New tool provides better, faster onboard PHEV performance evaluationBy Angela Hardin • July 4, 2008
ARGONNE, Ill. —Analysis and evaluation of plug-in hybrid vehicle performance is faster and better, thanks to a new tool developed by Argonne engineers. Called the Argonne Real-Time Data Acquisition (ARDAQ) system, it provides onboard data collection and diagnostics of PHEVs.
"Argonne is the nation's lead lab for the simulation, validation and laboratory evaluation of PHEVs and the advanced technologies required for these vehicles," said Ted Bohn, ARDAQ lead developer and an electrical engineer in Argonne's Center for Transportation Research. "So when faced with evaluating a vehicle's performance, we quickly realized that existing commercial onboard data-collection systems lacked the sophistication and range of diagnostics we require. So we developed ARDAQ."
ARDAQ was recently used by judges to determine the winner of Challenge X, a four-year long competition among 17 university student-teams to produce advanced vehicle powertrain technologies that increase energy efficiency while reducing pollution.
Meanwhile, Argonne's transportation research partners, many of whom stand at the forefront of PHEV development, seek to fine-tune and adjust their PHEV engine systems and models for mass-market production. This new research tool provides information on the most critical vehicle performance measures, Bohn said.
"Because we started from scratch, we were able to configure ARDAQ with an optimal mix of off-the-shelf components and Argonne's unique software to support its functionality and user-friendliness," said Daniel Bocci, ARDAQ co-developer and an electrical engineer in the Center for Transportation Research.
ARDAQ is based on Controller Area Network (CAN) information collected on two separate CANs. CAN technology lets microcontrollers and other devices communicate without a host computer. ARDAQ then uses the global positioning system and other sensors to simultaneously collect moment-by-moment data on a comprehensive package of 25 vehicle-performance measures, including driving and engine speed; fuel flow, use and economy; hybrid battery current; frequency of battery charge; hybrid watt-hours per mile; PHEV watt-hours per mile; and length and distance of trip.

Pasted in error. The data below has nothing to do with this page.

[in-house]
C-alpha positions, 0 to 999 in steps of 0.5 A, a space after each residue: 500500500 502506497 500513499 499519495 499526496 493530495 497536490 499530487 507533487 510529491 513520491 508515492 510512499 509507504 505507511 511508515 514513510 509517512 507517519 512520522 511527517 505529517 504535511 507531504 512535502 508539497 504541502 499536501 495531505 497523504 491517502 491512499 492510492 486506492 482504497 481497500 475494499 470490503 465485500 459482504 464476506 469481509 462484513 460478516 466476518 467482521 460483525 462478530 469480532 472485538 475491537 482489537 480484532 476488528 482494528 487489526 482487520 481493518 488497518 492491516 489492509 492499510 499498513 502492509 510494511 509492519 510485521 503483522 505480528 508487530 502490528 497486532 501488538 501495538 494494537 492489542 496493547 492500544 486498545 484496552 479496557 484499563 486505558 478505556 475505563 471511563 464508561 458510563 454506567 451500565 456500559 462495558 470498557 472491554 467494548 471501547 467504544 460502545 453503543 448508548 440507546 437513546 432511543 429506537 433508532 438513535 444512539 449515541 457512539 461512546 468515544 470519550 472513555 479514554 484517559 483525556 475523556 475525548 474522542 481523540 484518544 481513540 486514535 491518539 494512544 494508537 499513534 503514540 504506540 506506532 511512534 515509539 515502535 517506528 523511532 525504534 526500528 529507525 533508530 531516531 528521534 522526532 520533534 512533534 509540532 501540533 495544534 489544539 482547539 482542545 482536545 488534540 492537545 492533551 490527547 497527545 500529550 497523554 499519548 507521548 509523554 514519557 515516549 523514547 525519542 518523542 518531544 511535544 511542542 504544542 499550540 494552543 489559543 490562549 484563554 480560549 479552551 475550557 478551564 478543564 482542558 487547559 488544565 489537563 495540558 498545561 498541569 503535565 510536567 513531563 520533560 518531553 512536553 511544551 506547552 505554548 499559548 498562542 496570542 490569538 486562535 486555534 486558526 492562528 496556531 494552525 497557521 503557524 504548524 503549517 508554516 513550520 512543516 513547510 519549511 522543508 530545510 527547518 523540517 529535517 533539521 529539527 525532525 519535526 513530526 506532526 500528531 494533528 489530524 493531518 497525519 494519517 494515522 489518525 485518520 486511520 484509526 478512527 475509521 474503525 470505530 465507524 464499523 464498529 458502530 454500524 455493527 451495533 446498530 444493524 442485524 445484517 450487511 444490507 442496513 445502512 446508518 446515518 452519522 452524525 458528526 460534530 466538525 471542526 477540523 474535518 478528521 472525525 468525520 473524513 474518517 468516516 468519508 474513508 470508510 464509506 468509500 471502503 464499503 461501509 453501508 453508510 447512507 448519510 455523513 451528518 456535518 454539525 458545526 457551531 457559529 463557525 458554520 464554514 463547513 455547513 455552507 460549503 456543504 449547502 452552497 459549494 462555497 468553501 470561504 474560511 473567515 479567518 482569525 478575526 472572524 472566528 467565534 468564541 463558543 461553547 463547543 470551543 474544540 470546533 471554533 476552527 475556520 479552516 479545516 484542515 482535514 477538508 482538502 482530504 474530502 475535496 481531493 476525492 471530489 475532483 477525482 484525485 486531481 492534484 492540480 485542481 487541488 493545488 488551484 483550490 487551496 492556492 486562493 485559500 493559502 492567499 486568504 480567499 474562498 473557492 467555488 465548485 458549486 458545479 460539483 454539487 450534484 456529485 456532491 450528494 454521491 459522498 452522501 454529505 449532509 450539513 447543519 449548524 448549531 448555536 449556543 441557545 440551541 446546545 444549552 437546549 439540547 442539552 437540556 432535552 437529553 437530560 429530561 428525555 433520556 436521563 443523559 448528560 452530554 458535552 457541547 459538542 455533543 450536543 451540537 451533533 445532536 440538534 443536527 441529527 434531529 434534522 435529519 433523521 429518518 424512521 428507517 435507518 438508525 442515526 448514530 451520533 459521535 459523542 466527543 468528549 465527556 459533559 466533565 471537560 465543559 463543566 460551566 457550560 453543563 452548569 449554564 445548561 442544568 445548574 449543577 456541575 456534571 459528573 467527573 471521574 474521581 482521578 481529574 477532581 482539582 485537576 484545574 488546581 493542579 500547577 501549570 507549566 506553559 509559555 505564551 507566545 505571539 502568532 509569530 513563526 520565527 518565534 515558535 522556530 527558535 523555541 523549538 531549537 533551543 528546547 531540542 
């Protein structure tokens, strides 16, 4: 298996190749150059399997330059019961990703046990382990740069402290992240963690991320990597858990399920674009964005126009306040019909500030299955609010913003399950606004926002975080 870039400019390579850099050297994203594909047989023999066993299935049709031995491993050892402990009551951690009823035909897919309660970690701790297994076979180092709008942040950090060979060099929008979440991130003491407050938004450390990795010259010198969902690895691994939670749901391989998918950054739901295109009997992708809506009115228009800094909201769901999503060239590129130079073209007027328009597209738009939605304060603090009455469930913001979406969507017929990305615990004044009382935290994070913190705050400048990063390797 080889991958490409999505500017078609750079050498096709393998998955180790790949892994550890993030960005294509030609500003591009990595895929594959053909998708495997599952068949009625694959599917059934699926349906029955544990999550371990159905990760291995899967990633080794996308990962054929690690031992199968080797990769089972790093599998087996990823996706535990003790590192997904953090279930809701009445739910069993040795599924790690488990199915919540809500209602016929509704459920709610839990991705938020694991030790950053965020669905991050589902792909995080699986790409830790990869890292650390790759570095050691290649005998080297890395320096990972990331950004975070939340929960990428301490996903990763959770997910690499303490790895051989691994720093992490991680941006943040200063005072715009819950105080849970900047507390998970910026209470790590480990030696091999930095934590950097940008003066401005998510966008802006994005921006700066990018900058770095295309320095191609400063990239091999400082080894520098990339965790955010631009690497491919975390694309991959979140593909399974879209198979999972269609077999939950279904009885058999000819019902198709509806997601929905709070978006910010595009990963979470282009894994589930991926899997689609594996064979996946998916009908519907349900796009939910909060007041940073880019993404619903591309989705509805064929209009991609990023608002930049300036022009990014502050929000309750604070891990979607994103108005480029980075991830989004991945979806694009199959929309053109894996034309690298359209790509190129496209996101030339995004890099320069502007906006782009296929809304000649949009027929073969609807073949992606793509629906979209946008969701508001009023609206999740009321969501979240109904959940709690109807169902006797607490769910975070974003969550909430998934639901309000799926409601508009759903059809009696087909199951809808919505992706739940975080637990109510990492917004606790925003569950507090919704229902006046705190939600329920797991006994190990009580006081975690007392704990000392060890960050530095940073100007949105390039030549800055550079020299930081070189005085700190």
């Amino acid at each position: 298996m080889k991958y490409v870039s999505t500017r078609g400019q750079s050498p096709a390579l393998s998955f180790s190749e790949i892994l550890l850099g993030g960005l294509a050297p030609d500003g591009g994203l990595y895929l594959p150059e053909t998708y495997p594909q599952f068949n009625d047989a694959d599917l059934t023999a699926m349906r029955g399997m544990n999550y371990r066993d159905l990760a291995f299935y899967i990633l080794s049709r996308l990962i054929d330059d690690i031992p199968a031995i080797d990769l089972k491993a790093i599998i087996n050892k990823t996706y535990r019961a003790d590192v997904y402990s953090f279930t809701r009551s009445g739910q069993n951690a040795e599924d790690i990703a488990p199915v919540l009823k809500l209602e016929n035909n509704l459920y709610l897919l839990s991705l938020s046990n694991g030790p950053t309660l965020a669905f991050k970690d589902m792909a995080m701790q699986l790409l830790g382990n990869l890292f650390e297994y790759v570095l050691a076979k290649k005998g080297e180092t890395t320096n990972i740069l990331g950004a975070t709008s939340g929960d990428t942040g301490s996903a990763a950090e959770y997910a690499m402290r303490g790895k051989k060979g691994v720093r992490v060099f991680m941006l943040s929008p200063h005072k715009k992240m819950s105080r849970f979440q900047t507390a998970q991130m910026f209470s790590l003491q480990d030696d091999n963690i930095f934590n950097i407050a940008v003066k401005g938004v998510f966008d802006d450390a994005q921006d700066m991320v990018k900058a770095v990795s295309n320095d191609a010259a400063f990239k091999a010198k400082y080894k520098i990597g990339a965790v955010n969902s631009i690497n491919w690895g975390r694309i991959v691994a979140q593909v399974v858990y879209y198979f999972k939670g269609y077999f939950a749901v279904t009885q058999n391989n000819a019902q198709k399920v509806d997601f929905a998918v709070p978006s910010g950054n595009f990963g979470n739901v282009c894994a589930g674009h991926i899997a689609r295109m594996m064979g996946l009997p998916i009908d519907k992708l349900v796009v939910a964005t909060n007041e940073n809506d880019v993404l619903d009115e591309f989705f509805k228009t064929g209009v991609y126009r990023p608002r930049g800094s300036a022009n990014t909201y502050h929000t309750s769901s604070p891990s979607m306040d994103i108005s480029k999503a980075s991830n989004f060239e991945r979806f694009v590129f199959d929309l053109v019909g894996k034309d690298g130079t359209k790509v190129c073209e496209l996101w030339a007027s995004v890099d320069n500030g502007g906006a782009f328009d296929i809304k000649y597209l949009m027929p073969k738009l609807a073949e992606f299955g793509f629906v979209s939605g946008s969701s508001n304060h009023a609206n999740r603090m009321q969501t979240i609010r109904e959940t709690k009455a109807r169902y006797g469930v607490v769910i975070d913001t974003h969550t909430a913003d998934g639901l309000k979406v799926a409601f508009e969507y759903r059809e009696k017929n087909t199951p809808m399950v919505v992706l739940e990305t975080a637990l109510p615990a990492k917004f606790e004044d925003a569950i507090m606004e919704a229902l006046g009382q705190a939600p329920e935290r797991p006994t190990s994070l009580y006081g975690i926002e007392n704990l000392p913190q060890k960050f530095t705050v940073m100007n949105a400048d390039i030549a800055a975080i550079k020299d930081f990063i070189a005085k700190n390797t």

Additionally, the standards for every performance measure are derived from physics-based computations, meaning that a range of factors is taken into account to calculate a single performance measure, said Keith Hardy, ARDAQ co-developer and program coordinator in the Argonne Transportation Technology Research and Development Center.
ARDAQ's eight-ounce sensor module package can be quickly installed and can begin collecting information immediately. A month's worth of data can be stored on a 1-gigabyte USB thumb drive. After a trip is completed, data from the thumb drive are uploaded to a personal computer and displayed using Google Earth. Eventually, wireless data transmission will be added to ARDAQ.
PHEV technology forms part of President Bush's Advanced Energy Initiative, which emphasizes the development of technologies that can significantly reduce the nation's dependence on foreign oil.
"The information provided by ARDAQ during the research and development phase can provide key insight into the real world performance of these vehicles to enable the automakers and consumers to understand the true performance enhancements enabled by PHEV systems," Bohn said.
ARDAQ was developed to aid researchers, but it has attracted enough interest that the laboratory is evaluating ways, such as licensing, to make the technology more widely available.
ARDAQ's development was funded by the DOE Office of Energy Efficiency and Renewable Energy's Vehicle Technologies Program, which supports the development of more energy efficient and environmentally friendly transportation technology that will enable America to use less petroleum.